The Kreutzer Sonata, And Other Stories : Translator's Preface
(1828 - 1910) ~ Father of Christian Anarchism : In 1861, during the second of his European tours, Tolstoy met with Proudhon, with whom he exchanged ideas. Inspired by the encounter, Tolstoy returned to Yasnaya Polyana to found thirteen schools that were the first attempt to implement a practical model of libertarian education. (From : Anarchy Archives.)
• "It is necessary that men should understand things as they are, should call them by their right names, and should know that an army is an instrument for killing, and that the enrollment and management of an army -- the very things which Kings, Emperors, and Presidents occupy themselves with so self-confidently -- is a preparation for murder." (From : "'Thou Shalt Not Kill'," by Leo Tolstoy, August 8,....)
• "There are people (we ourselves are such) who realize that our Government is very bad, and who struggle against it." (From : "A Letter to Russian Liberals," by Leo Tolstoy, Au....)
• "If, in former times, Governments were necessary to defend their people from other people's attacks, now, on the contrary, Governments artificially disturb the peace that exists between the nations, and provoke enmity among them." (From : "Patriotism and Government," by Leo Tolstoy, May 1....)
On comparing with the original Russian some English translations of Count Tolstoi’s works, published both in this country and in England, I concluded that they were far from being accurate. The majority of them were retranslations from the French, and I found that the respective transitions through which they had passed tended to obliterate many of the beauties of the Russian language and of the peculiar characteristics of Russian life. A satisfactory translation can be made only by one who understands the language and SPIRIT of the Russian people. As Tolstoi’s writings contain so many idioms it is not an easy task to render them into intelligible English, and the one who successfully accomplishes this must be a native of Russia, commanding the English and Russian languages with equal fluency.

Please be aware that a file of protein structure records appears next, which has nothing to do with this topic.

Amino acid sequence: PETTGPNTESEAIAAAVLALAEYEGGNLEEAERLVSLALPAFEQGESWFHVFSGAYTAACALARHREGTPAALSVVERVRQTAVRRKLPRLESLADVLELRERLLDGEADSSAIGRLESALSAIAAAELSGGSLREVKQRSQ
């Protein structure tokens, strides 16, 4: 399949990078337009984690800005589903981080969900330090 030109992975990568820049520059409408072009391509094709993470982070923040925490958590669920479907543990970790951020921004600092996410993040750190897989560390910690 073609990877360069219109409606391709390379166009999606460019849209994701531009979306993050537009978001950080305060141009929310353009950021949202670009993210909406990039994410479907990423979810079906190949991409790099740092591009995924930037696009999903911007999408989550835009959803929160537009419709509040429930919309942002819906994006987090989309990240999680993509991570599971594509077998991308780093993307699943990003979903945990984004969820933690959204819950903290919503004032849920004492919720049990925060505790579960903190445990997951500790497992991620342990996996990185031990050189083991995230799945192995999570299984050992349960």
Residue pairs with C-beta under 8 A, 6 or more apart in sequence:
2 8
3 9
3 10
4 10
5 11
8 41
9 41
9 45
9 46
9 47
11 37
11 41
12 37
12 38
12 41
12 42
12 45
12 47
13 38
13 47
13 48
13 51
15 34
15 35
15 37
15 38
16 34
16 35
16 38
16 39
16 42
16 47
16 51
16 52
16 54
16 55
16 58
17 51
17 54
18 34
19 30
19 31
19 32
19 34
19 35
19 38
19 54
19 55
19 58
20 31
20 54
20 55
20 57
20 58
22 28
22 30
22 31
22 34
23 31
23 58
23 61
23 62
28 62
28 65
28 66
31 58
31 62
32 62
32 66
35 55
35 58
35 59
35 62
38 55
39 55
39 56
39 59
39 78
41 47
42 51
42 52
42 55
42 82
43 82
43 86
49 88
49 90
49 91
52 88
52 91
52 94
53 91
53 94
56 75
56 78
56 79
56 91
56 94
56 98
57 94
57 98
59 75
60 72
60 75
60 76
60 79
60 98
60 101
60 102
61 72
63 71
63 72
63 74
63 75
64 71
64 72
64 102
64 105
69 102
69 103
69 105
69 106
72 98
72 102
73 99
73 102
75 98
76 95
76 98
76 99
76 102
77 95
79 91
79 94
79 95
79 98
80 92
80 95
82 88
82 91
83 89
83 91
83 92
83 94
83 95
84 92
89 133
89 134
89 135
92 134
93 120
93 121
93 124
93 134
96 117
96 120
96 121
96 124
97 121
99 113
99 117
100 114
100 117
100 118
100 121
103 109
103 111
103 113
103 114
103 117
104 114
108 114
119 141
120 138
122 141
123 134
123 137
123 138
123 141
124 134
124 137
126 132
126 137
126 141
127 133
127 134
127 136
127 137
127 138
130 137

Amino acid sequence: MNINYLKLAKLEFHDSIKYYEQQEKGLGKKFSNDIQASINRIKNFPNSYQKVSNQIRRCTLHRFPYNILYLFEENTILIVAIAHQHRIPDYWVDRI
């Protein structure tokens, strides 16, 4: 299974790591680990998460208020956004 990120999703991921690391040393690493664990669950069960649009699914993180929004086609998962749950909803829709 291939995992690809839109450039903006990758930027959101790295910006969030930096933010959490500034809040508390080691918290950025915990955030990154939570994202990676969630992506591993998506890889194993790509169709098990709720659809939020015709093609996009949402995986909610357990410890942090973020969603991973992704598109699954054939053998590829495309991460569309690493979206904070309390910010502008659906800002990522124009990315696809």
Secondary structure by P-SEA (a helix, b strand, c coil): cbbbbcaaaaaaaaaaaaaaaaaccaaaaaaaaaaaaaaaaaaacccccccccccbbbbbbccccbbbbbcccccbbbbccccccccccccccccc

The story of “Ivan the Fool” portrays Tolstoi’s communistic ideas, involving the abolition of military forces, middlemen, despotism, and money. Instead of these he would establish on earth a kingdom in which each and every person would become a worker and producer. The author describes the various struggles through which three brothers passed, beset as they were by devils large and small, until they reached the ideal state of existence which he believes to be the only happy one attainable in this world.
On reading this little story one is surprised that the Russian censor passed it, as it is devoted to a narration of ideas quite at variance with the present policy of the government of that country.
“A Lost Opportunity” is a singularly true picture of peasant life, which evinces a deep study of the subject on the part of the writer. Tolstoi has drawn many of the peculiar customs of the Russian peasant in a masterly manner, and I doubt if he has given a more comprehensive description of this feature of Russian life in any of his other works. In this story also he has presented many traits which are common to human nature throughout the world, and this gives an added interest to the book. The language is simple and picturesque, and the characters are drawn with remarkable fidelity to nature. The moral of this tale points out how the hero Ivan might have avoided the terrible consequences of a quarrel with his neighbor (which grew out of nothing) if he had lived in accordance with the scriptural injunction to forgive his brother’s sins and seek not for revenge.
The story of “Polikushka” is a very graphic description of the life led by a servant of the court household of a certain nobleman, in which the author portrays the different conditions and surroundings enjoyed by these servants from those of the ordinary or common peasants. It is a true and powerful reproduction of an element in Russian life but little written about heretofore. Like the other stories of this great writer, “Polikushka” has a moral to which we all might profitably give heed. He illustrates the awful consequences of intemperance, and concludes that only kind treatment can reform the victims of alcohol.
For much valuable assistance in the work of these translations, I am deeply indebted to the bright English scholarship of my devoted wife.
From : Gutenberg.org
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